Restoration of harmony a must for labour movement


INTERVIEW:Labour needs unity and Fine Gael has to stop protecting the wealthy, says Siptu’s Jack O’Connor

There needs to be a rapprochement in the Labour Party between the leadership and dissenting Galway East TD Colm Keaveney who recently lost the whip but remains as chairman, the head of the country’s largest union has said.

President of Siptu, Jack O’Connor told The Irish Times that all concerned had a responsibility to maintain unity in the labour movement.

He cautioned there would not be any support in Siptu “for the Labour Party leadership moving against Colm Keaveney’s position as chairman of the party”.

In an interview at his office in Dublin’s Liberty Hall, Mr O’Connor spoke of his admiration for Tánaiste and Labour Party leader Eamon Gilmore and Mr Keaveney, both of whom are former officials with the union. “I regard Eamon Gilmore very highly, personally. I understand where he’s coming from. He is preoccupied with ensuring that we don’t have to do another bailout.

“He is acutely aware of, and understands very well, the consequences for working people and people who are underprivileged and less well-off, of having to knock on the door for another bailout.

“I’m not sure that he has explained it very well, because a great many people don’t appreciate what’s involved in it,” Mr O’Connor said.

“Absolutely committed”

The other criticism he would make of Mr Gilmore is, “that he hasn’t really articulated a vision of the Ireland we could build if we manage to emerge from this crisis, which, from what I know of him, is something he does actually have”.

More than any other party leader, he says, Mr Gilmore is “absolutely committed to taking the country to a better place, even irrespective of the consequences for his party”.

Turning to Mr Keaveney, he said: “I regard Colm very highly as well, actually, and Colm is very well regarded here in Siptu, principally because of the tenacity he displayed in sticking with it for several years to win a seat in a constituency where Labour hadn’t previously held a seat.”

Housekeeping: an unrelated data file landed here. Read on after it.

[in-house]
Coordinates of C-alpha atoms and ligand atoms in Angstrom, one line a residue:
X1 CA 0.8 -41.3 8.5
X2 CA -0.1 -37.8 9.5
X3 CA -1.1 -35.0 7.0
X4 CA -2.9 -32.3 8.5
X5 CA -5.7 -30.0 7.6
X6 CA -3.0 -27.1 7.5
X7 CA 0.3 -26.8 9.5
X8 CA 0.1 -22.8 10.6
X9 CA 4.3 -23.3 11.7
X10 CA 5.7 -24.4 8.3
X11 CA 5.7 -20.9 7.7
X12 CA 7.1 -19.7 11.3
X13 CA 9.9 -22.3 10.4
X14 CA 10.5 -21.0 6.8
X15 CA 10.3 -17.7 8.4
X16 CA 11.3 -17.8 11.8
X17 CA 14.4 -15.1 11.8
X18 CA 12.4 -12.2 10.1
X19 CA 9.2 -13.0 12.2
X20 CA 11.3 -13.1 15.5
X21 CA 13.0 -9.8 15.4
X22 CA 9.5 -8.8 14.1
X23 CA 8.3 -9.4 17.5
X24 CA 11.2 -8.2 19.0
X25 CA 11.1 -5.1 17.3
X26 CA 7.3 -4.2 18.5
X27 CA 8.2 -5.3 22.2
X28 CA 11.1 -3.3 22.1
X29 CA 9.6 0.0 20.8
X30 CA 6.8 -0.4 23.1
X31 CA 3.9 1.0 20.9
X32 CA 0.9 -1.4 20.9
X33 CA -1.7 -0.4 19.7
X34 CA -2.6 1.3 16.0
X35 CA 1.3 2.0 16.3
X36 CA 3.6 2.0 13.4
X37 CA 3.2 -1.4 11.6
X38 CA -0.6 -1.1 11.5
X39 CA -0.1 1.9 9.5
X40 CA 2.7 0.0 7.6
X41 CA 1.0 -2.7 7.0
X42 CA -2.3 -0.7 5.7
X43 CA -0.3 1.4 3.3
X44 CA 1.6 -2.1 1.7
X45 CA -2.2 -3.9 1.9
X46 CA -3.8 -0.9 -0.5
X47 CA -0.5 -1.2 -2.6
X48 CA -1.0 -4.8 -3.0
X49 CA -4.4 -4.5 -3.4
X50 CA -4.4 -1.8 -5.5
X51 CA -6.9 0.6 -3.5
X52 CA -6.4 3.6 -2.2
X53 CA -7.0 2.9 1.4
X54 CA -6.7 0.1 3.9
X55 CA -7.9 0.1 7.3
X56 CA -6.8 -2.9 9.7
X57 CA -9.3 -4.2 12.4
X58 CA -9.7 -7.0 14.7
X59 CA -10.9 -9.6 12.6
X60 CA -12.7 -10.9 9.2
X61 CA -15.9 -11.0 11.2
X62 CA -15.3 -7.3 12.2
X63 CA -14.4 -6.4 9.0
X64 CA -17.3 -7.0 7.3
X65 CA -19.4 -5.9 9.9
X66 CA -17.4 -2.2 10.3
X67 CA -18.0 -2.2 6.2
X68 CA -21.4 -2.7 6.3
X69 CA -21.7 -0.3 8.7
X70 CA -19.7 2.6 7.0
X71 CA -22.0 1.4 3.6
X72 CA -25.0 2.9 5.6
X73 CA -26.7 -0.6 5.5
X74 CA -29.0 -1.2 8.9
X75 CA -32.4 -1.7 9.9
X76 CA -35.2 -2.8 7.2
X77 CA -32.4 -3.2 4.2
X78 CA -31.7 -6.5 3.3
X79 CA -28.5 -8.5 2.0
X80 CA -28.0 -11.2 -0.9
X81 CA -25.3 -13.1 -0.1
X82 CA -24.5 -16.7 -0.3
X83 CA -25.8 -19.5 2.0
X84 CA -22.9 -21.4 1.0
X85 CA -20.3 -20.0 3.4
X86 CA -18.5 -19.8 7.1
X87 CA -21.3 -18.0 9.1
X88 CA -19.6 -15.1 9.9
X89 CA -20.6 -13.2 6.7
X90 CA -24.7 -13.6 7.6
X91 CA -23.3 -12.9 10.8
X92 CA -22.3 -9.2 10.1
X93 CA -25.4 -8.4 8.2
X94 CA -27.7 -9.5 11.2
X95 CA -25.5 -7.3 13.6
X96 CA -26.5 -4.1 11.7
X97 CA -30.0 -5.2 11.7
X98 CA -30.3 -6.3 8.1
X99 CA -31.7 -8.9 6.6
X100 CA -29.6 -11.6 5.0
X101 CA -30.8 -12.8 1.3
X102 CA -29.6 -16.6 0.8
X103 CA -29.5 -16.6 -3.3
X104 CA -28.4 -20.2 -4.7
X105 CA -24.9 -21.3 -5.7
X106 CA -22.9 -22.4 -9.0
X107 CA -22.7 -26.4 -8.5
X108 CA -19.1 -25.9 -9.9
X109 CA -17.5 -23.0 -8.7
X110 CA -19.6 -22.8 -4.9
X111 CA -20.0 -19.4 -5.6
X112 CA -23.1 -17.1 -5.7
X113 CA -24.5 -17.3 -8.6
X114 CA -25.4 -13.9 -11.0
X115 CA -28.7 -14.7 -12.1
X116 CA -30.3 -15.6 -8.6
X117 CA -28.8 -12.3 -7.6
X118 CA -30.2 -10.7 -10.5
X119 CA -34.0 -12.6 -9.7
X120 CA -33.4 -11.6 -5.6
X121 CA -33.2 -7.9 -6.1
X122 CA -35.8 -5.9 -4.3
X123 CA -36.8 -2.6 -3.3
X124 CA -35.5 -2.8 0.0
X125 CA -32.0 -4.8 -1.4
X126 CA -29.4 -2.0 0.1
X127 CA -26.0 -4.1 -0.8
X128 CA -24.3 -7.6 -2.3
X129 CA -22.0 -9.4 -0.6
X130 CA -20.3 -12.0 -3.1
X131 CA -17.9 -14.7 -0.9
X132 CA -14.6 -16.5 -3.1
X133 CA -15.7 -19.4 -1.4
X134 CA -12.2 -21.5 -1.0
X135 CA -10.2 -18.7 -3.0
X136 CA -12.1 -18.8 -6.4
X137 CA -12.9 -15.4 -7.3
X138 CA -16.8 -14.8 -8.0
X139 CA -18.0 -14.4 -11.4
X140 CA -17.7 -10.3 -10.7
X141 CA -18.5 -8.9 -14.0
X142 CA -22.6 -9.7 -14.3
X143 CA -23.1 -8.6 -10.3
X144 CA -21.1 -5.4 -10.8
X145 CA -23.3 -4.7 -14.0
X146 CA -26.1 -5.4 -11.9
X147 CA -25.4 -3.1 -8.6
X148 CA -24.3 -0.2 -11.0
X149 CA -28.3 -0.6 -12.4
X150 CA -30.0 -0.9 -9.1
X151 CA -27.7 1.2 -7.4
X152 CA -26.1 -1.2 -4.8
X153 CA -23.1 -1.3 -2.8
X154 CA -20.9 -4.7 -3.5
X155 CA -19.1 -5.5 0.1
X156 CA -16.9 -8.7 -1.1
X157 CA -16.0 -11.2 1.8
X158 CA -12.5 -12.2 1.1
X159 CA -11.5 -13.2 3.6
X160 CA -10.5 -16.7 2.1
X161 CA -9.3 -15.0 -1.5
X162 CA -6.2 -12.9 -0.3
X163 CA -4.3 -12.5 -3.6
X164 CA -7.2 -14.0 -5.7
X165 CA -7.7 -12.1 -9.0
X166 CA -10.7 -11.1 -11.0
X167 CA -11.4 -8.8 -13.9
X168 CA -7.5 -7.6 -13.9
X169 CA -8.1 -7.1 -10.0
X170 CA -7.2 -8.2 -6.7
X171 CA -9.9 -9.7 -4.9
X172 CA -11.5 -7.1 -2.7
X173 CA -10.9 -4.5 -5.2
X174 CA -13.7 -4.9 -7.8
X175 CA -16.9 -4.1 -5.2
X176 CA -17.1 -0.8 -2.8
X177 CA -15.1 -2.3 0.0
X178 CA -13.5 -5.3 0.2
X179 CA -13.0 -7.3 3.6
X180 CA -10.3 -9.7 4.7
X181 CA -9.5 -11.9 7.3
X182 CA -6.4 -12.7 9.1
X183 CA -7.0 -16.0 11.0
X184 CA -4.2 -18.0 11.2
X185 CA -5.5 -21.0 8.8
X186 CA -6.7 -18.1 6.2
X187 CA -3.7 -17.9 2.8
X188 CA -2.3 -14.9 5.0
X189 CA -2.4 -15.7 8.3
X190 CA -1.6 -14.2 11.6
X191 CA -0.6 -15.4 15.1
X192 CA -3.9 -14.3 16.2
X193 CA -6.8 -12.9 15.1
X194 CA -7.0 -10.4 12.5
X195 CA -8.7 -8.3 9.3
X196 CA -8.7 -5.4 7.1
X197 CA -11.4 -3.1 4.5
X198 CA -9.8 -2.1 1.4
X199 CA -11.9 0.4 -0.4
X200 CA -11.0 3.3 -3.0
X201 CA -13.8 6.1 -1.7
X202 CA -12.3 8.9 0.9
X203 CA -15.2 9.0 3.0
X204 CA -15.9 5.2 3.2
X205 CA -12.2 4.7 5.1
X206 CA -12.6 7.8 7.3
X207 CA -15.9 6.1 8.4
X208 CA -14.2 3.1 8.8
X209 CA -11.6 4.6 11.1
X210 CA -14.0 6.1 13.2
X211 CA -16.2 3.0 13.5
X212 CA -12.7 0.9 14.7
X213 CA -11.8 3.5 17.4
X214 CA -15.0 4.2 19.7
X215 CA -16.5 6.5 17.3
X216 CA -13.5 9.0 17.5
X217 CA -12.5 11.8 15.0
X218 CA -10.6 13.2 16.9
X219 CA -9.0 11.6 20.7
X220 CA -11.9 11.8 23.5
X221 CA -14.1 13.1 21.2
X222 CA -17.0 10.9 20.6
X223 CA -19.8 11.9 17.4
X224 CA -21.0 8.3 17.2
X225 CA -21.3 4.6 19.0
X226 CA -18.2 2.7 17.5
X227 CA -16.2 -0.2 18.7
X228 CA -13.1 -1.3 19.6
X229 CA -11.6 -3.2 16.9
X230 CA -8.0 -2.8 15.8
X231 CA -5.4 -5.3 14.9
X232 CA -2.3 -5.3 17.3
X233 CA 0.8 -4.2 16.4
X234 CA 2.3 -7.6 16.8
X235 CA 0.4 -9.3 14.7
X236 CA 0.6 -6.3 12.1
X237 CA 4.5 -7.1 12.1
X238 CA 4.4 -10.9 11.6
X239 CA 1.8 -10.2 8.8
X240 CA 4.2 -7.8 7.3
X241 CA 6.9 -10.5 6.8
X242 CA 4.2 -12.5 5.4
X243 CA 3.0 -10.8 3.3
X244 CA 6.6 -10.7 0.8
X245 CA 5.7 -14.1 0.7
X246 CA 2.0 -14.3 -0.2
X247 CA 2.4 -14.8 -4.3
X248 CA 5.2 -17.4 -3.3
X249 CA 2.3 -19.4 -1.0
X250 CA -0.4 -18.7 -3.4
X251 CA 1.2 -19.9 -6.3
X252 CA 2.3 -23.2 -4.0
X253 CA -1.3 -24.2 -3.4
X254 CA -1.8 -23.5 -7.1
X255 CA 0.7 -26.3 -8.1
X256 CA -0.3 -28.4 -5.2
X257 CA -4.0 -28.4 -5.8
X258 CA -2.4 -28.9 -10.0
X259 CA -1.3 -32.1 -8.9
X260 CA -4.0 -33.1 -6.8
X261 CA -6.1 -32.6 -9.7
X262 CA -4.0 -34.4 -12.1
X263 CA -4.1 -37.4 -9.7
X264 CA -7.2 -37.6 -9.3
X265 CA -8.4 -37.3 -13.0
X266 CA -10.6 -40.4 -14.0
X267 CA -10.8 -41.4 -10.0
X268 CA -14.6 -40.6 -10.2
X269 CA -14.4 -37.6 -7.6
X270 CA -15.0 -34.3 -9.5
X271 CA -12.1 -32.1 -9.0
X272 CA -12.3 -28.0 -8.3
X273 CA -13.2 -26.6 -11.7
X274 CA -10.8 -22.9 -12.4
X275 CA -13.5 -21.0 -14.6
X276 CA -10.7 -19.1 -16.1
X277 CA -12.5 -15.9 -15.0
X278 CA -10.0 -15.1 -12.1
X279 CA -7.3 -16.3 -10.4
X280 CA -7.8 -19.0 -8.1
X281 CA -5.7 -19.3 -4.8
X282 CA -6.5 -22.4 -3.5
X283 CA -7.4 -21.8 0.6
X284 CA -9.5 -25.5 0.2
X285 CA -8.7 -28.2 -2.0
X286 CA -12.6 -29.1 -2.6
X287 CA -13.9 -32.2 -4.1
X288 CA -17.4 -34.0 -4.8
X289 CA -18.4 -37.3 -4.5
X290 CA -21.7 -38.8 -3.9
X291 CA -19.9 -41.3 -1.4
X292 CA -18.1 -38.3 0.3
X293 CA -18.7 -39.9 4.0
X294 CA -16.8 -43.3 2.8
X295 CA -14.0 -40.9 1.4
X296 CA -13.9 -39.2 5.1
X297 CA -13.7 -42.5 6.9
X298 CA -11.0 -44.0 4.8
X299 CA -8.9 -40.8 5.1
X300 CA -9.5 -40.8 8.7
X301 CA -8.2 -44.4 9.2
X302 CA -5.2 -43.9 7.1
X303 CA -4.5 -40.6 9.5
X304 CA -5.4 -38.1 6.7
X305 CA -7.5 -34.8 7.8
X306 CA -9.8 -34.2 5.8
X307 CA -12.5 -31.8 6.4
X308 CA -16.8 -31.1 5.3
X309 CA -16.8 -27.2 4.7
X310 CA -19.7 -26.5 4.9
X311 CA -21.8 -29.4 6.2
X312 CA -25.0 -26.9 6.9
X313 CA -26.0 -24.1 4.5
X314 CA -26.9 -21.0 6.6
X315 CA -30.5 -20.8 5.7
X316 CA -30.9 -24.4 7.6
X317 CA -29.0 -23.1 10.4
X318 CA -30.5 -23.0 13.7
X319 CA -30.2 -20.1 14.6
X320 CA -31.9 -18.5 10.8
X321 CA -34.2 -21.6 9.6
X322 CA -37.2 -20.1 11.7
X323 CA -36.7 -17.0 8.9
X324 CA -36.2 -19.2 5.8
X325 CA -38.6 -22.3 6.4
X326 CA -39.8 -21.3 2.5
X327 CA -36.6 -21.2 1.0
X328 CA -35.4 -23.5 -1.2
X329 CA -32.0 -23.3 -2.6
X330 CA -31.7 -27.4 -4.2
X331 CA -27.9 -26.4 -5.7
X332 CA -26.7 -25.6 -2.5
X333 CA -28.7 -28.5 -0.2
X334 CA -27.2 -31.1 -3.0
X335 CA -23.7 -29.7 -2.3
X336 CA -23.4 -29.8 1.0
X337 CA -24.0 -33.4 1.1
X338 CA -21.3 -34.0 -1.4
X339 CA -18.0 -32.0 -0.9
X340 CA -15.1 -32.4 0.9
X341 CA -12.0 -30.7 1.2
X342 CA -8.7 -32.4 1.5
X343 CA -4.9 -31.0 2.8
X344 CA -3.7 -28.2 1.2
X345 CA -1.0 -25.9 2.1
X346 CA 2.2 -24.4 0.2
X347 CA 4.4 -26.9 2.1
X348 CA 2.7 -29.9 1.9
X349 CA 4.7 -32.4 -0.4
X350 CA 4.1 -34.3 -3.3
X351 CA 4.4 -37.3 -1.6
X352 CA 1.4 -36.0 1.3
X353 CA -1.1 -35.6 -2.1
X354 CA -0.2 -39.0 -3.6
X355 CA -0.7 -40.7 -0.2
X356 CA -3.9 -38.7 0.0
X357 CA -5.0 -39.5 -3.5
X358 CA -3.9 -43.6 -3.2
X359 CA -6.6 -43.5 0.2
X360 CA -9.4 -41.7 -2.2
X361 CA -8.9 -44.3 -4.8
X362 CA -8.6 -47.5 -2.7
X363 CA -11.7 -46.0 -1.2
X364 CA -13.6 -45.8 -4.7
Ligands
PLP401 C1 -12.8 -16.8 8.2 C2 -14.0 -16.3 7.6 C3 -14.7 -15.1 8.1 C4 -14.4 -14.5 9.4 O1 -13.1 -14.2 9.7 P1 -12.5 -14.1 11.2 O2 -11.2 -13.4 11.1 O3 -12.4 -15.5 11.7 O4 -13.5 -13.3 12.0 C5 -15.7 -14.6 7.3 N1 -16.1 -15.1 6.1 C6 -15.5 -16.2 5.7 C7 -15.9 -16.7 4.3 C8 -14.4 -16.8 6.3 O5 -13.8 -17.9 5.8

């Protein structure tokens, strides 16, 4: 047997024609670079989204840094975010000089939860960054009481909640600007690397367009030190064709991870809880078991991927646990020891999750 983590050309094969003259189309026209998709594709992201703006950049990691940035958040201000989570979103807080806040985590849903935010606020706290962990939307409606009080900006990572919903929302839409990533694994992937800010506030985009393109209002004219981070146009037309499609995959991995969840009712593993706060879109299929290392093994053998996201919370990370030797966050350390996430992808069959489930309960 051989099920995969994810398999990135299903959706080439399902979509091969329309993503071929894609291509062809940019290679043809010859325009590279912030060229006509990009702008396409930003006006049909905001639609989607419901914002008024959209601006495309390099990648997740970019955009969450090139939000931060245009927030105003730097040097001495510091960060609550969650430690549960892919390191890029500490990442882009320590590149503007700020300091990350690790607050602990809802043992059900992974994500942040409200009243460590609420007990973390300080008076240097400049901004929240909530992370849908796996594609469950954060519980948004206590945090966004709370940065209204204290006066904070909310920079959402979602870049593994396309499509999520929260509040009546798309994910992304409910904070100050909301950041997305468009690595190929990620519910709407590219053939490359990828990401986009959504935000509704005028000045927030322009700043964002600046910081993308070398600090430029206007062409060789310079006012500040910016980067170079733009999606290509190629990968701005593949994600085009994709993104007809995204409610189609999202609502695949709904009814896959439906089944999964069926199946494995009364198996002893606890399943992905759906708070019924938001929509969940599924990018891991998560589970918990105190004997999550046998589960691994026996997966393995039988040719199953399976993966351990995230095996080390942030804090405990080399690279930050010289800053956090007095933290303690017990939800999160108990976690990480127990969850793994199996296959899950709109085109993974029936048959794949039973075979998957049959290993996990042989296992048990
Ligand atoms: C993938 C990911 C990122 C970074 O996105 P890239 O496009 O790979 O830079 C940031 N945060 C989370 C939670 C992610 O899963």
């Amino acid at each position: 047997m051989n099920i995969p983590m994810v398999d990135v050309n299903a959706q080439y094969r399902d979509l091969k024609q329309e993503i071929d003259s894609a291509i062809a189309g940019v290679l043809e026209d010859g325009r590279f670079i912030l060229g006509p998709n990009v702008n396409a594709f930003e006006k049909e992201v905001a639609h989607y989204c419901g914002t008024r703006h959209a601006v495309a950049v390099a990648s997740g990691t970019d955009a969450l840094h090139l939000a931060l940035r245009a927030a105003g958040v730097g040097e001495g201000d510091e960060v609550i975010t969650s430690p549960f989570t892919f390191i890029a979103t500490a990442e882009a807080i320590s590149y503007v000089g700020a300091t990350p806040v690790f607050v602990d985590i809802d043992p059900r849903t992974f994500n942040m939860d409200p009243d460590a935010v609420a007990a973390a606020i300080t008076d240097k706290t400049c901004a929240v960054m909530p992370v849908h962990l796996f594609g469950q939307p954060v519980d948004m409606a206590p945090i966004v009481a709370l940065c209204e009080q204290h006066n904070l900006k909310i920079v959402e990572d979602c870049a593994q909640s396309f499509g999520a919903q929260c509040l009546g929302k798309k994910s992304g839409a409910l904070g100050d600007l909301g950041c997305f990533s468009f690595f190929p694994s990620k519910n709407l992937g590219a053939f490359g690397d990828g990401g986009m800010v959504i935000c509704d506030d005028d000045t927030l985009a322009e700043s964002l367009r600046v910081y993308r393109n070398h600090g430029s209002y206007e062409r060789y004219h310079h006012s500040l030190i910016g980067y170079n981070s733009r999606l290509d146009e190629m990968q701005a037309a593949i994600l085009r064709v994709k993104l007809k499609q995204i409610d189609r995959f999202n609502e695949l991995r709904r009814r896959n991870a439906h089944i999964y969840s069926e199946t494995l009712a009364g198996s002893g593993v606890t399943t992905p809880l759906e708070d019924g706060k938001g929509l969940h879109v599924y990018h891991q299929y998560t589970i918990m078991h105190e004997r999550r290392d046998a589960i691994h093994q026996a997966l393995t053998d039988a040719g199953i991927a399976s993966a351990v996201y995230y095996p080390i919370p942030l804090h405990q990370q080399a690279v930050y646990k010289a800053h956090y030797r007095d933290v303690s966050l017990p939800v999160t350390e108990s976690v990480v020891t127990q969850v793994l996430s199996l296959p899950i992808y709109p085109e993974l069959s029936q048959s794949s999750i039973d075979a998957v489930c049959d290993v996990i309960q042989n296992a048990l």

He also admired the deputy for “the way in which he applied himself in the interests of, quite literally, tens of thousands of workers on issues like the employment regulation orders”.

“He is very well-respected here because of his activity on those issues which wouldn’t have generated very many votes for him – because people don’t understand very much about them, crucial though they are.”

But “there wouldn’t necessarily be unanimity of opinion in Siptu around his decision to disregard the whip” in his vote on the Social Welfare Bill.

“It does weaken the party, overall, in its engagement with Fine Gael,” Mr O’Connor said.

He added: “There wouldn’t, incidentally, be any support here for the Labour Party leadership moving against Colm Keaveney’s position as chairman of the party, for example.

“But equally there would be an expectation on the part of experienced negotiators that he would exercise the authority he has in that role in such a way as to preserve party unity.”

Asked if he would like to see a restoration of harmony between Mr Keaveney and the party leadership, he said: “Yes, very much so, very much so.

Maintain unity

“And there is a responsibility on everyone in a position of leadership to maintain unity in the labour movement and as far as possible on the left, so as to ensure that things are maintained as good as possible for working people and for people who depend on public services and so on.”

Asked for his feelings about the budget, he replied: “We’re all disappointed with the budget, here in the union. We did expect a severe budget but the major problem with it is the extent to which working people and people who are less well-off have suffered ...

“But of course we do recognise here that that is entirely attributable to the insistence on the part of Fine Gael on protecting the wealthy. And we do recognise as well that the alternative for the Labour Party may well have been to leave the Government, which is not something that we would want.”

The 175,000-strong union is affiliated to the Labour Party and contributed “about €90,000 or slightly over” to the party in 2011.

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